MILAN (VN) — A long-awaited report from the Danish Anti-Doping Agency (ADD) came to the surface Tuesday and painted a bad picture of 1996 Tour de France winner and former Tinkoff-Saxo owner Bjarne Riis. The Dane, however, escaped a ban from sport due to the statute of limitation.
The bald 51-year-old, nicknamed “The Eagle from Herning,” knew or encouraged his grand tour stars to dope through their careers, Danish officials reported.
In its 97-page report, the agency uncovered “patterns and cultures” that involved the “use of substances and methods, particularly EPO, cortisone and blood doping.”
American Tyler Hamilton, Bo Hamburger, Michael Rasmussen, and Jörg Jaksche explained that Riis knew about their use of doping.
Sources reported incidents that occurred as late as 2008, when the team raced as CSC, and Spaniard Carlos Sastre won the Tour de France with stars Andy and Fränk Schleck as teammates.
Riis urged Sastre to partake in blood doping in 2008 and that allegedly was why Sastre decided to leave the team, according to an anonymous source in the report.
Riis, however, denied in the agency’s report that he pushed Sastre to dope. The agency was unable to prove this and could not ban him from sport, even though the incident allegedly occurred seven years ago.
He also denied that he knew star rider Ivan Basso, who won the 2006 Giro d’Italia and placed second (2005) and third (2004) in the Tour as a member of CSC, went to doping doctor Eufemiano Fuentes. In the report, however, Jaksche said Riis was aware of Basso’s trips to Madrid to get blood transfusions.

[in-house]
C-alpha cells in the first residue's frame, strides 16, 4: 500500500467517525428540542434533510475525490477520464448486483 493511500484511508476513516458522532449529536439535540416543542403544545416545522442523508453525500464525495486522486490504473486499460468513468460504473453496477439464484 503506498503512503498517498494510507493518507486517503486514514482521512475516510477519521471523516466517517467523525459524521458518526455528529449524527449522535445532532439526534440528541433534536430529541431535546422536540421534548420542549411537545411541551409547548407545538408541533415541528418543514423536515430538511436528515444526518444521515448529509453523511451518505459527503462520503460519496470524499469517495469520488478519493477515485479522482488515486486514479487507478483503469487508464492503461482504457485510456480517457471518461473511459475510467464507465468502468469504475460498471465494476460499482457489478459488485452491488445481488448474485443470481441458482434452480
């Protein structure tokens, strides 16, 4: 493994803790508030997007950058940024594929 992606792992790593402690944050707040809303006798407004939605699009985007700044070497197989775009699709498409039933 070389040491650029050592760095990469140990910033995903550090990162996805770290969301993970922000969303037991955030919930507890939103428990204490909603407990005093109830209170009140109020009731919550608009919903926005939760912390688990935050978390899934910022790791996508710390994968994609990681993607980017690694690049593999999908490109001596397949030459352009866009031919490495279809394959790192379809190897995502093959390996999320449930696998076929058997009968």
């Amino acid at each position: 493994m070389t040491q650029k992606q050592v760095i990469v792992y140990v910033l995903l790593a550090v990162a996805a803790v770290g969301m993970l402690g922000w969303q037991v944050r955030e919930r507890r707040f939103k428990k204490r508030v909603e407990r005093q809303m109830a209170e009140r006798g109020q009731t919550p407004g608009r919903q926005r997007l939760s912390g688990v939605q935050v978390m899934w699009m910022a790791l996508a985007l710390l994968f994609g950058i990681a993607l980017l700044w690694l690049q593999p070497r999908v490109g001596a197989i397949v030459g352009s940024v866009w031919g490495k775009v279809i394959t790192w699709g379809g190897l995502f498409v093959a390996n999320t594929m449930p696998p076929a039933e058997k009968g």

Riis admitted that he knew Tyler Hamilton was using Fuentes for blood doping during his time on the team (2002-2003) and said he did not try to prevent him from doing so.
“In conclusion,” reads the report, “the investigation group finds that the statute of limitation in the World Anti Doping Code — and in the Danish Anti-doping Regulations — which was eight years until January 31, 2014, and 10 years from January 1, 2015, prevent ADD from bringing forward a doping case against Bjarne Riis.”
The agency also investigated Danes Johnny Weltz and Alex Pedersen. Despite anti-doping violations, it was unable to issue a ban due to the statute of limitation.
Another former member of CSC/Tinkoff, Nicki Sørensen, admitted this week that he doped during the early part of his career. He is named in the ADD report.
Sørensen retired from racing after last season and is now a sport director for Tinkoff. The team responded to his doping confession with a statement:
Nicki Sørensen informed the management of Tinkoff-Saxo at the time he spoke to Anti Doping Denmark (ADD) in 2013. Sørensen advised Tinkoff-Saxo that the matters he talked about with ADD were related to before 2004 and he expressed his deep regret that they had occurred. Tinkoff-Saxo accepted that these were matters to be privately resolved between ADD and Sørensen. Tinkoff-Saxo has a deep-rooted anti-doping culture that is implemented throughout the entire team. Tinkoff-Saxo was convinced at the time and remains of the view that Sørensen has conducted himself fully in accordance with this culture over the past decade of working with the team. Additional information, if required, will be made public in due time.
Tinkoff-Saxo has supported the cooperation and collaboration by all its members with any entity involved in creating a better environment in professional cycling. The team believes that a full disclosure of negative past practices should be encouraged in order to identify and implement appropriate measures to prevent wrongdoing in the present and future sport.